I Remember When . . . .
Great Stories about growing up in the Horntown, Oklahoma area!

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Transportation

     Shanks ponies (feet), real horses, little red wagons and regular wagons. Tricycles, bicycles, motorcycles and cars. Aircraft, Cessna, piper, helicopter and airliners.
    Shanks ponies are the most dependable. Used them for years :) The roads always seemed long and dusty, especially when a car would pass you along side the road. Dad did not like to walk, Mom did. She and I walked highway 75 lots of times.
     Learning to drive a car was neat. Though they did not let me drive often. There was a thing near the steering wheel called a spark on the old model A, and a long wire with a cork on the bottom, was the gas gauge, (float) and of course a stick shift. Then came the automatics, a breeze to drive. By far he most fun transportation was an airplane. Not only would it turn from side to side, it would go up and down :) without a hill. I have flown over highway 75 and the long distance I used to walk, looked so short. All in your prospective isn't it? Flying became my passion. Playing with the wind, soaring over the countryside. Mother flew with me once over the Grapevine in California. She said she was praying the whole time.
     After I earned my flight instructors license, I entered the Airplane Owners and Pilots Associations, Pinch Hitters Club. This was a program to teach women who did not know how to fly, to land a plane in case of an emergency. Many women did not want to fly with their husbands for fear they might have to land the plane. This became very interesting. Women would see a woman instructor, hopefully this would give them confidence.   Lou Anne's Photo   Family Photo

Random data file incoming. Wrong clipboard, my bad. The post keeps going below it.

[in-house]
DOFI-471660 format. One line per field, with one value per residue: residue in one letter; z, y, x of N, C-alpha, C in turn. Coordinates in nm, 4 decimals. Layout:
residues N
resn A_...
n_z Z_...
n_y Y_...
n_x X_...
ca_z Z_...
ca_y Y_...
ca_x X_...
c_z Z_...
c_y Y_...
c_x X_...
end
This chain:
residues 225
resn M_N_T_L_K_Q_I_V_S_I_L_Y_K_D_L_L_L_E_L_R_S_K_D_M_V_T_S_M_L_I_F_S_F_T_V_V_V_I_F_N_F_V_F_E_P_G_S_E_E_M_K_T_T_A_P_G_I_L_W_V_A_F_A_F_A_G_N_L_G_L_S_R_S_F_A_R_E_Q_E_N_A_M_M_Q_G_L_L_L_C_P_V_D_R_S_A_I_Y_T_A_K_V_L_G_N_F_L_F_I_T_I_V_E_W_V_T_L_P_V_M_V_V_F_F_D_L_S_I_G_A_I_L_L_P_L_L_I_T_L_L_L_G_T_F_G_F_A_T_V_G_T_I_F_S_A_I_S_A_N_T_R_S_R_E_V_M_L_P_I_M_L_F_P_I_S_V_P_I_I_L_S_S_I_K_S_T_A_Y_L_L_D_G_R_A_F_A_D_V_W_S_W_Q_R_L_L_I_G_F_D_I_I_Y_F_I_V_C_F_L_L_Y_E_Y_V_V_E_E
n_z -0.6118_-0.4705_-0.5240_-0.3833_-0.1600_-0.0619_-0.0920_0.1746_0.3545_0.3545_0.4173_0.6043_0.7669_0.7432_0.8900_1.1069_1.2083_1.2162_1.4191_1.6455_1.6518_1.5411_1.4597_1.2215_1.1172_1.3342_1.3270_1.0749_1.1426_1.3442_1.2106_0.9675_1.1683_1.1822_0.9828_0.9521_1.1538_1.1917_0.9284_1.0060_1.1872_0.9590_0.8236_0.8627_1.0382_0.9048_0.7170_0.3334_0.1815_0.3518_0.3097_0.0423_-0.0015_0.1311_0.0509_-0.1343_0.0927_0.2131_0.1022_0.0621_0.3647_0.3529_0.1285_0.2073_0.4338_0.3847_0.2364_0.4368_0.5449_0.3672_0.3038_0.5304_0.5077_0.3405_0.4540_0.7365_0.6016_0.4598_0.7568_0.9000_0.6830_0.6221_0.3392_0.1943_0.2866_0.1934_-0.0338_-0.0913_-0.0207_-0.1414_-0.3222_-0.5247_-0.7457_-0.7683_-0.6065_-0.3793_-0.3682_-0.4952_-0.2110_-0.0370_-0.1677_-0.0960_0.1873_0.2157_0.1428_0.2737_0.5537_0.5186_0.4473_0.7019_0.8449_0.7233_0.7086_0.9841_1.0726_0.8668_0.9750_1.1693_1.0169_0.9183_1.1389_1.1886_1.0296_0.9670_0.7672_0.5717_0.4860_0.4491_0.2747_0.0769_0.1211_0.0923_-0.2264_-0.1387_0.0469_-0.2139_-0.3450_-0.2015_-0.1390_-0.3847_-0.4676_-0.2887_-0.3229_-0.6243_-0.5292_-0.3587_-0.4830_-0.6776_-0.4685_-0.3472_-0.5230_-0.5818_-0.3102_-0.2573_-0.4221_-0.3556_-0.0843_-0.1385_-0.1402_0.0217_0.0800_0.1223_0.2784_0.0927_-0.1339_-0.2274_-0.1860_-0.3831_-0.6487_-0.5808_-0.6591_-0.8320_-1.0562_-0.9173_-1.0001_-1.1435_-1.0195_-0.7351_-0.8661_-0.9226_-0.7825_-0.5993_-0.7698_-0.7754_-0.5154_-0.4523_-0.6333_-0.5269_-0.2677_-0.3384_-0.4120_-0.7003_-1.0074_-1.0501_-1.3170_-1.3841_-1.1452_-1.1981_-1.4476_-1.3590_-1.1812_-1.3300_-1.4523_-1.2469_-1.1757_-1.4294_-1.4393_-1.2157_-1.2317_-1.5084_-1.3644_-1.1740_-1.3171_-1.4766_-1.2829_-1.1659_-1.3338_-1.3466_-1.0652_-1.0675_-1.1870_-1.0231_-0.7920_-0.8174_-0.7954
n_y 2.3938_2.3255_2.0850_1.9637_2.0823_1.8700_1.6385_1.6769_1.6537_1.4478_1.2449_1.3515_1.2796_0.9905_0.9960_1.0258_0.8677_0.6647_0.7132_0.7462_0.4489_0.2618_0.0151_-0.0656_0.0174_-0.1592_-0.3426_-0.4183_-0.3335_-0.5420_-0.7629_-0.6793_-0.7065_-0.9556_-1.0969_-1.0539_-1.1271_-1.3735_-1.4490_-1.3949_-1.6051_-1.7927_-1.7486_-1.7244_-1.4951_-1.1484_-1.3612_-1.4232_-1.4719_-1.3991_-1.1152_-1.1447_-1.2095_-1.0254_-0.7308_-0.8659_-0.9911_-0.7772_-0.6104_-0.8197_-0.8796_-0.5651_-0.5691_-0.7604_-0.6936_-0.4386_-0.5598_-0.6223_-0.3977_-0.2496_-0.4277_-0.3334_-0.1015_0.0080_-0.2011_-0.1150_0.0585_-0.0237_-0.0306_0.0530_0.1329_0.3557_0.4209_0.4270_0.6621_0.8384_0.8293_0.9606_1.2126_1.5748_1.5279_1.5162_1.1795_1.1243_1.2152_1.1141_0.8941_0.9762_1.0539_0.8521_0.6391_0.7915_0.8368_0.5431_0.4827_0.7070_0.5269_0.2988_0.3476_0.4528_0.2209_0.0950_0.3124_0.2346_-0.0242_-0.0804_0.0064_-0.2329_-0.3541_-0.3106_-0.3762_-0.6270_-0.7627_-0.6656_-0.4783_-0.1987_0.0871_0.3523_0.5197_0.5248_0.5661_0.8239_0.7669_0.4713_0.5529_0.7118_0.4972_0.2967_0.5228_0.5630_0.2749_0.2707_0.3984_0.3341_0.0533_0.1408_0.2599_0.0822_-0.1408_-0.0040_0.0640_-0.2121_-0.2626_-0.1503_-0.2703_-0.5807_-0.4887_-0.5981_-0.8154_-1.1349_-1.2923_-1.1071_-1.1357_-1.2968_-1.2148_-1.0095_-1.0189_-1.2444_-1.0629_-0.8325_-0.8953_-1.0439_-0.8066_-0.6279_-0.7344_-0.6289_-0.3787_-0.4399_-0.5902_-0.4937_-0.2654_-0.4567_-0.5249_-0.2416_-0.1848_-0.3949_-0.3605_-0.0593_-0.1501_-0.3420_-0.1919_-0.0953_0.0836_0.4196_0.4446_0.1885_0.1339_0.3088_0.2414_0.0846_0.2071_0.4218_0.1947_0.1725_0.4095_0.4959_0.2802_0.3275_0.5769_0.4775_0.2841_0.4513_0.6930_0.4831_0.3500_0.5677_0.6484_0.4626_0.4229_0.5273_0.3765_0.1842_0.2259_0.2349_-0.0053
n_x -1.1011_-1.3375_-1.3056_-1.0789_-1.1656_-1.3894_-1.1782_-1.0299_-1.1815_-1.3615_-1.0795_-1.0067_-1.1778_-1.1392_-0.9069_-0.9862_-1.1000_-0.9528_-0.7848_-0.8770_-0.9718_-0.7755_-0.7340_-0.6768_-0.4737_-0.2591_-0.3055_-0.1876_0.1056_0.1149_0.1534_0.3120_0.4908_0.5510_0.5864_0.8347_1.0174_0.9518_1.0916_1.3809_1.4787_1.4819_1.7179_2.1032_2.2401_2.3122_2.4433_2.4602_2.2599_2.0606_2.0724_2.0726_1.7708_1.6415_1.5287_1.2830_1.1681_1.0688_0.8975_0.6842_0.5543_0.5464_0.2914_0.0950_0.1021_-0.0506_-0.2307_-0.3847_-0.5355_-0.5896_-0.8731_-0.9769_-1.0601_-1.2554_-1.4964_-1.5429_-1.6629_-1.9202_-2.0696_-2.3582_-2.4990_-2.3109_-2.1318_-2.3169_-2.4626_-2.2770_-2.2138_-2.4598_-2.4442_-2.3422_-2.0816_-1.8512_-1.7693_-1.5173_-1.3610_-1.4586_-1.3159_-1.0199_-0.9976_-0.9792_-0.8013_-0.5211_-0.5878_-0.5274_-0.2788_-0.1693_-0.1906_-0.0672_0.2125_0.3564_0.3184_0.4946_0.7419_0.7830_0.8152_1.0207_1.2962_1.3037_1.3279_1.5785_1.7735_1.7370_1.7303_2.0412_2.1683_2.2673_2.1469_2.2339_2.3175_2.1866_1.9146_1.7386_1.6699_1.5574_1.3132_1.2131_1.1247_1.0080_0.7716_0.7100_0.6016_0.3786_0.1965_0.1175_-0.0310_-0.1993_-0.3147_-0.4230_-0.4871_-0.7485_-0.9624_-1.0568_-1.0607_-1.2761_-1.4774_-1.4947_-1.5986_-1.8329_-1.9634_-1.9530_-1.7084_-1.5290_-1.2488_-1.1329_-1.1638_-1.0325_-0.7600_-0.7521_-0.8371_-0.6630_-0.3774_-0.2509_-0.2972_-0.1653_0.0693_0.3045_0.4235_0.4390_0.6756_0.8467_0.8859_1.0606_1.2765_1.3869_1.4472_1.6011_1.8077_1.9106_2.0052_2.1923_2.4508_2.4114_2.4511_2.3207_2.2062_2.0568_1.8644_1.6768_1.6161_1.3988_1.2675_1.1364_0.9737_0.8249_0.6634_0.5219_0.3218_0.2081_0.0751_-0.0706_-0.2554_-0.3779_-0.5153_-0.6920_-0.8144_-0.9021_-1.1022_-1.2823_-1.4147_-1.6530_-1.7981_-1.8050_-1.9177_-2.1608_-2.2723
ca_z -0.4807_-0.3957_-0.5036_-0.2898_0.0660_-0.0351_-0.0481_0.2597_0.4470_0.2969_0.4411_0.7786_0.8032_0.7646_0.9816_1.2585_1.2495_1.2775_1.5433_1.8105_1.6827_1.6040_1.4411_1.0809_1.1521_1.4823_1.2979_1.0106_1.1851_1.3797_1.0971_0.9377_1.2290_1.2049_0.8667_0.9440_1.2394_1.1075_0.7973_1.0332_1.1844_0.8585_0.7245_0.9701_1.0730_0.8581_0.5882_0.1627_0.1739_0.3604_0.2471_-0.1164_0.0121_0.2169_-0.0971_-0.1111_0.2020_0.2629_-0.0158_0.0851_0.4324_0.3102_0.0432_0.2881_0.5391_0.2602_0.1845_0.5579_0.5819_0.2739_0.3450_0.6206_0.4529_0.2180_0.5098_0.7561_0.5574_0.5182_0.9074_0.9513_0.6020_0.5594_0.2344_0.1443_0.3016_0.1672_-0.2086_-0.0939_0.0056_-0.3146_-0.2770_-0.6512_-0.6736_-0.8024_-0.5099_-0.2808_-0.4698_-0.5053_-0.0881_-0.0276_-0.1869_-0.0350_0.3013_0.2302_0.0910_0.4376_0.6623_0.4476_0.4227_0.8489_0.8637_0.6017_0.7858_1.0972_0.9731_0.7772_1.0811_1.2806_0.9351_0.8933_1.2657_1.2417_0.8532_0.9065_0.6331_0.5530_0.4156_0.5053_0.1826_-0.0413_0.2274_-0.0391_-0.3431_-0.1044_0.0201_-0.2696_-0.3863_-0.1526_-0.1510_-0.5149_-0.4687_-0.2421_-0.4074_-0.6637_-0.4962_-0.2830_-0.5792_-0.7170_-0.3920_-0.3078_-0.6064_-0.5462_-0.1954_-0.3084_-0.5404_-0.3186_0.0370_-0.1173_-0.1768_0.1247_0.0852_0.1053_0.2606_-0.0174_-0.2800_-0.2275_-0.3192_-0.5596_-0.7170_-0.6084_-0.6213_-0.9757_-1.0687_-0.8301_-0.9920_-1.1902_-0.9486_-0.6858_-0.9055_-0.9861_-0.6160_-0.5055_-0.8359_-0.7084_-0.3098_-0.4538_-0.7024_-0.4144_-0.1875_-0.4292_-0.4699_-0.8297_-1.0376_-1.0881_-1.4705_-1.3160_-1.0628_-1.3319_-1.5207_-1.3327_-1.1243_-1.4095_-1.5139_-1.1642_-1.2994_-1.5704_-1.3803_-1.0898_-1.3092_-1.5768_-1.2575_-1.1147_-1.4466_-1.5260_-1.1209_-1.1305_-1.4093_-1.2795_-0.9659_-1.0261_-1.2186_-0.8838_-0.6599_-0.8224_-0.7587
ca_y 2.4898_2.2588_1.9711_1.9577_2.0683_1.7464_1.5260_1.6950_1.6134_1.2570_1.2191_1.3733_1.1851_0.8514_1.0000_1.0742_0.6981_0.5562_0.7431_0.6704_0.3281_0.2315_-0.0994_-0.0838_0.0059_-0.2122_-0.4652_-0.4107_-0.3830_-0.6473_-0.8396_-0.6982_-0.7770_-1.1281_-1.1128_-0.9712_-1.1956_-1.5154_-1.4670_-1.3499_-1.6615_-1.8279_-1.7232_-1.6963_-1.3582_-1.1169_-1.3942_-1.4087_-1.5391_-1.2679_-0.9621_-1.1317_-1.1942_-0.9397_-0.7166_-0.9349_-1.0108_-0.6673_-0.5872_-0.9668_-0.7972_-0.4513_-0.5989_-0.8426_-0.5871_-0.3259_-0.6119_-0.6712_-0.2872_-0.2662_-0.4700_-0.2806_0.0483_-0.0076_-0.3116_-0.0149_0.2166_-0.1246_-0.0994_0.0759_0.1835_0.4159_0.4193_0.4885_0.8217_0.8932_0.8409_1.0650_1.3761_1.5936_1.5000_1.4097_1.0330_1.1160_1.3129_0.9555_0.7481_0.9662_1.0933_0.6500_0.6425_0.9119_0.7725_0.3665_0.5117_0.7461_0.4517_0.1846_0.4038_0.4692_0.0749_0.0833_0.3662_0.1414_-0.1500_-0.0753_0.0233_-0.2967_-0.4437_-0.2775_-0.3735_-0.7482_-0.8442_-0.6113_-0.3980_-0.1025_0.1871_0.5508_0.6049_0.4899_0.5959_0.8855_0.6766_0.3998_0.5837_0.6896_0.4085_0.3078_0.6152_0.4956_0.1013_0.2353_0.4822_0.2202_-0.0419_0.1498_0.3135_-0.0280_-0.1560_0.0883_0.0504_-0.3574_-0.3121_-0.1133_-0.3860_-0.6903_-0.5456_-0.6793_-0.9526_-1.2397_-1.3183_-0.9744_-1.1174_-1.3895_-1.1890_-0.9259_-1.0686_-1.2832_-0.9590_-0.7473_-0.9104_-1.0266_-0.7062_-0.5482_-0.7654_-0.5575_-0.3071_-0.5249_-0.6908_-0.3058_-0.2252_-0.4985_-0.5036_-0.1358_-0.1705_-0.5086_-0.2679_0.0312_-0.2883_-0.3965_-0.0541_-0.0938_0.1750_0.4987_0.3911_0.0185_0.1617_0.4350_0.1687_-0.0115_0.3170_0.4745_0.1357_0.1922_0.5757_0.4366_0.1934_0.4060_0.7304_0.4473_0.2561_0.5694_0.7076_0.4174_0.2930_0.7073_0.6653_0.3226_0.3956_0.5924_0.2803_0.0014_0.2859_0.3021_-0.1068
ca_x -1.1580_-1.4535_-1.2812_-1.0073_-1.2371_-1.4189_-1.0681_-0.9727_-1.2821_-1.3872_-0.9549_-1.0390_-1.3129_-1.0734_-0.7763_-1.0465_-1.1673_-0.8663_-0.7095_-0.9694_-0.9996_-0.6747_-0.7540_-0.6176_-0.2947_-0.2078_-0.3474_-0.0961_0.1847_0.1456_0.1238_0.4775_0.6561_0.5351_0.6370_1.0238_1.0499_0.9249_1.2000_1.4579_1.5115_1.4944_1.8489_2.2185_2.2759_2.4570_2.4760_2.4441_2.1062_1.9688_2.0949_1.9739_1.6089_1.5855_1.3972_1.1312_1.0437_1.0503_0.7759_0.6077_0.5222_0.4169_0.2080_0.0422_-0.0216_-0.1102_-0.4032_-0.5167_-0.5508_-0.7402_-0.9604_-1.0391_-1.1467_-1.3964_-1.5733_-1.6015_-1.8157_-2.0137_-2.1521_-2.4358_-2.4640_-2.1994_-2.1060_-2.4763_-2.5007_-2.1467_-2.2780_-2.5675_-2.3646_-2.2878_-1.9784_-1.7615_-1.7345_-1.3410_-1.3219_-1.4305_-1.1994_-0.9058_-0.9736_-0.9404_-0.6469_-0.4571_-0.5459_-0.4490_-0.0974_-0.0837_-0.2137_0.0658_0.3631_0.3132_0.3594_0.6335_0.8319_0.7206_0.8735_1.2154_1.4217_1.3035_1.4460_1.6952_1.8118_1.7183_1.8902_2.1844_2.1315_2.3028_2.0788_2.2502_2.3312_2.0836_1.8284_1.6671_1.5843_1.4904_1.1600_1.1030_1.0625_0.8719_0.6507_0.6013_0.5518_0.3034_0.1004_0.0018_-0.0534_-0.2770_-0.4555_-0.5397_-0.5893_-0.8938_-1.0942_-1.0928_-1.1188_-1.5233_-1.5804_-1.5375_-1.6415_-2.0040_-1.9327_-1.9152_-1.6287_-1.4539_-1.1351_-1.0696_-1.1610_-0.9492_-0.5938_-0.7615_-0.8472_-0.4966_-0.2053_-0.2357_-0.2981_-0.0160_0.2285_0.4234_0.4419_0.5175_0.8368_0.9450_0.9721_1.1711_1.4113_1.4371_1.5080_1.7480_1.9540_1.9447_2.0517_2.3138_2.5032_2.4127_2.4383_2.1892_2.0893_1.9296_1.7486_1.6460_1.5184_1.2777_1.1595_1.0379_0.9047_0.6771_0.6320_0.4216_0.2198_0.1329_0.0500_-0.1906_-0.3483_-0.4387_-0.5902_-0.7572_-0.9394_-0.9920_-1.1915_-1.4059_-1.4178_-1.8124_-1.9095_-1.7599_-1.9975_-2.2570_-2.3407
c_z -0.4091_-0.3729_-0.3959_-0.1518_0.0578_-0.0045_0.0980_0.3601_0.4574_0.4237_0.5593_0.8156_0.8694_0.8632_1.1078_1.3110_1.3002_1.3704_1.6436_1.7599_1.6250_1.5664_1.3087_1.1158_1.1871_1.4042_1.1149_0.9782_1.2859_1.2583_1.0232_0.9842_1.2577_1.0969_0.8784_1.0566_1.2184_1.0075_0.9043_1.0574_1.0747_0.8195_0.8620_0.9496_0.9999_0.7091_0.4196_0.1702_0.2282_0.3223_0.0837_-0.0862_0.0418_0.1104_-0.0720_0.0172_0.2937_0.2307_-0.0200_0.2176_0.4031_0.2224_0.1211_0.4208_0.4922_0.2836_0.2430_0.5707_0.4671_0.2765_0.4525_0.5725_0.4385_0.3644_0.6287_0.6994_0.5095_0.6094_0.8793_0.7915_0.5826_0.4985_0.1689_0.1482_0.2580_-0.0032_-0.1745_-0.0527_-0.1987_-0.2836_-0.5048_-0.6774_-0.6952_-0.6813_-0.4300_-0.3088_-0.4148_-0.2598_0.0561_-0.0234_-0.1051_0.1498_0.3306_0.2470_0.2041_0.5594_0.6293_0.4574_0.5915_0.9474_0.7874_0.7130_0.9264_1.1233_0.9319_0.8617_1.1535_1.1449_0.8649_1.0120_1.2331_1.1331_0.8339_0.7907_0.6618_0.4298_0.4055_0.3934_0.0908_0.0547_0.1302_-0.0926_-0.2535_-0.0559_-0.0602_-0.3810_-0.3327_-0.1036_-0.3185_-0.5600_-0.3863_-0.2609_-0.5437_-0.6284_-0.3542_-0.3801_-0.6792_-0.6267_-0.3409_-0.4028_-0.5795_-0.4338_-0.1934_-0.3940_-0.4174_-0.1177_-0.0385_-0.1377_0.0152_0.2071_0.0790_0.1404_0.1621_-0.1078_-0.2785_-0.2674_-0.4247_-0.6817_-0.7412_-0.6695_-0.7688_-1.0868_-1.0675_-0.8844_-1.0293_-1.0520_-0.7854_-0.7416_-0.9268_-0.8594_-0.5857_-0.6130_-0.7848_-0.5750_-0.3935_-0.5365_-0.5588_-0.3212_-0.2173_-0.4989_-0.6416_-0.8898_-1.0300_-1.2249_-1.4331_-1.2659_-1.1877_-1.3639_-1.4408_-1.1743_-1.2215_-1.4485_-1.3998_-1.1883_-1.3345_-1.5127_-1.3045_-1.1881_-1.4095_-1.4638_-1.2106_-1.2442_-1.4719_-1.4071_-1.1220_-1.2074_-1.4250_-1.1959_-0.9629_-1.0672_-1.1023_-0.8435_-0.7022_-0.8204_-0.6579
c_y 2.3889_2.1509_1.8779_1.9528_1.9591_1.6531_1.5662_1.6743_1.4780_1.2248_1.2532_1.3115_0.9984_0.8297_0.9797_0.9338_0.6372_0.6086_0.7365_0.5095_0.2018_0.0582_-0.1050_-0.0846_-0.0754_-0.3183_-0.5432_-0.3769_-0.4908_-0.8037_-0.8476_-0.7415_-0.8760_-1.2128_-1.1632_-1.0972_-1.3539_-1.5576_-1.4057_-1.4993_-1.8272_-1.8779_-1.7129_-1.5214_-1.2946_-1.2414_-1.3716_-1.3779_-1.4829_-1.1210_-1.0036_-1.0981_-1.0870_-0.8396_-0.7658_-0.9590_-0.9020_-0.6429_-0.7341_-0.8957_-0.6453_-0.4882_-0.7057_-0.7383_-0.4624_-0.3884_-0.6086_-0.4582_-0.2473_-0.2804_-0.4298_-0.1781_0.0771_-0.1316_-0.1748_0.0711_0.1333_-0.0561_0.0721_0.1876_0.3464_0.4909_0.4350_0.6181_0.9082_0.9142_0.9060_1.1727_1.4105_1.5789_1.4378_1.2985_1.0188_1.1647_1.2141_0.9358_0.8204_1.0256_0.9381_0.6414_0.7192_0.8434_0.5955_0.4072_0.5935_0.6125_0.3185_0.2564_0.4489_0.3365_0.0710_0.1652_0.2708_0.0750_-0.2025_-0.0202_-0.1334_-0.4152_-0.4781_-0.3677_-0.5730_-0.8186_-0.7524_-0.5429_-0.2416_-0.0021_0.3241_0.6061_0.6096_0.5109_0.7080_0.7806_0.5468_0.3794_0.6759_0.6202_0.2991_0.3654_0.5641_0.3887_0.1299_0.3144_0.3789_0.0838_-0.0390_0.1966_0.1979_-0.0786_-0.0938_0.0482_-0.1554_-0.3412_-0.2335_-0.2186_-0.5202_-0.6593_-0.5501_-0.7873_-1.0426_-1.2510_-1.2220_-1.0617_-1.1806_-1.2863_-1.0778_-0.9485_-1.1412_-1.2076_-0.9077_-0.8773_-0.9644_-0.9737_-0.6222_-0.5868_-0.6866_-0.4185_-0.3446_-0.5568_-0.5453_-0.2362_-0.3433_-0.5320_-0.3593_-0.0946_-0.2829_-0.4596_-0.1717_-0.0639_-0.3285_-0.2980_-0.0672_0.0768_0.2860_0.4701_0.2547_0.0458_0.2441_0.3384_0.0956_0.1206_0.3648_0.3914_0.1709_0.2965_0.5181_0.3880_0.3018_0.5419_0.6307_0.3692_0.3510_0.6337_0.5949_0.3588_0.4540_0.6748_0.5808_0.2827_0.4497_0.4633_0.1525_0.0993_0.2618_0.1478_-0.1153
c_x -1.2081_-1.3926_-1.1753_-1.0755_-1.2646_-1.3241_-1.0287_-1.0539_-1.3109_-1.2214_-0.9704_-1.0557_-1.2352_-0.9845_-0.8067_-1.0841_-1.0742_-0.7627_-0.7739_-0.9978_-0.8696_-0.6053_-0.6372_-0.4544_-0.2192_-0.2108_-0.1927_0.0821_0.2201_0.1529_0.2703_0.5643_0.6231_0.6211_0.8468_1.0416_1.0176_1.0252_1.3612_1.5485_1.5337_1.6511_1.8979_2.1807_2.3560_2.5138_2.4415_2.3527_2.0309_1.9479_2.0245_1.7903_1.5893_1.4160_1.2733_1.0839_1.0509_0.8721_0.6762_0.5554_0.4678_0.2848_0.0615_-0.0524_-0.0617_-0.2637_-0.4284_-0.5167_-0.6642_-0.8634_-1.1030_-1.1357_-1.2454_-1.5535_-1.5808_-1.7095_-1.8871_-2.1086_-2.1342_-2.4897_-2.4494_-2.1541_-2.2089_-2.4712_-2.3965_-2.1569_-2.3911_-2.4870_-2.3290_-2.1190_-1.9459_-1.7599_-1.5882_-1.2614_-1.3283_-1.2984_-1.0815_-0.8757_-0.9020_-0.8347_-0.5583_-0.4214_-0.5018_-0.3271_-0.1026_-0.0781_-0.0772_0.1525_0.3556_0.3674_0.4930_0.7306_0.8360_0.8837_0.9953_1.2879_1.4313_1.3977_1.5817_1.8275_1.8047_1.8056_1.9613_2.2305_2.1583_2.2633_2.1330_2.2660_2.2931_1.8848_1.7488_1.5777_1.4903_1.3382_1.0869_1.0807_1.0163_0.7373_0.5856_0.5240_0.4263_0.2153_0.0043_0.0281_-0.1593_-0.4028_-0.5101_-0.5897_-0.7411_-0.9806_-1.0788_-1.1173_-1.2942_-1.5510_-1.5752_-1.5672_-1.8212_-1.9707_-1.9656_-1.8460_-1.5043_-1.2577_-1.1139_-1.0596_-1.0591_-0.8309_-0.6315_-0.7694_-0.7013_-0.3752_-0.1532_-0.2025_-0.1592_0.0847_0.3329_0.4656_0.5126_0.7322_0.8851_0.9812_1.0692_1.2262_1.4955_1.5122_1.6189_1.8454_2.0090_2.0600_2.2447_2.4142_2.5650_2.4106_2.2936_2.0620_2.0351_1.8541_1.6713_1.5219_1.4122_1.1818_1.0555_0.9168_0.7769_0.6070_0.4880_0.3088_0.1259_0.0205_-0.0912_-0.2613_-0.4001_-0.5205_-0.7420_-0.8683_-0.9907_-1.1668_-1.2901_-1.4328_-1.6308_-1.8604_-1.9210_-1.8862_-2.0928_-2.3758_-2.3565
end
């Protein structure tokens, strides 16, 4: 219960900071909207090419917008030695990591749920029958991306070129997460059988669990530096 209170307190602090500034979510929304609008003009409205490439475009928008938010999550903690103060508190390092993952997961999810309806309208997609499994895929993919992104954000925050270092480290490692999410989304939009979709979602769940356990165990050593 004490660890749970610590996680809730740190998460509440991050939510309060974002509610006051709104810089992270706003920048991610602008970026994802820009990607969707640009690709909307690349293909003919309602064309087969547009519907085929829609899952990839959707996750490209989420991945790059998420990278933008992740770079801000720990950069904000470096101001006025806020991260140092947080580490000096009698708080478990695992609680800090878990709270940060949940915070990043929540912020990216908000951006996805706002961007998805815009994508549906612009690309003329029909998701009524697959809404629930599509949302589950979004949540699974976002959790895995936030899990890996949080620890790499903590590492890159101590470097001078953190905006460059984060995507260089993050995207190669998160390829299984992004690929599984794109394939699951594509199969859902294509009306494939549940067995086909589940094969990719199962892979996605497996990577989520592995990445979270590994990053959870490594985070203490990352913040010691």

One little lady, about 95 pounds of her, came out to take a lesson and did great. So great she wanted to continue on and get her license. The next lesson, she asked if her sister could come along in the back seat. I said sure. (learned a lesson here, look before answering) Now this was a tail dragger of an aircraft that she had. When her sister came from the parking lot, I did a double take. She weighed at least 200 pounds. We get loaded into the plane, I take off with the overloaded craft. Around the airport over the city for a quick site seeing trip for the sister, then back into the pattern for a landing. I gave the wheel to the student, but kept my hands near and my feet on the rudders. She did pretty good getting it down, but the tail kept trying to come around to the front. Oh, I had to tell the sister, that it was the end of her flight. God was with us on that landing. That's long ago and far away now. Lots of memories to keep me company thru my remaining years.
Lou Anne Allen, Attended Moss Schools from the 3rd. - 6th. Grades.

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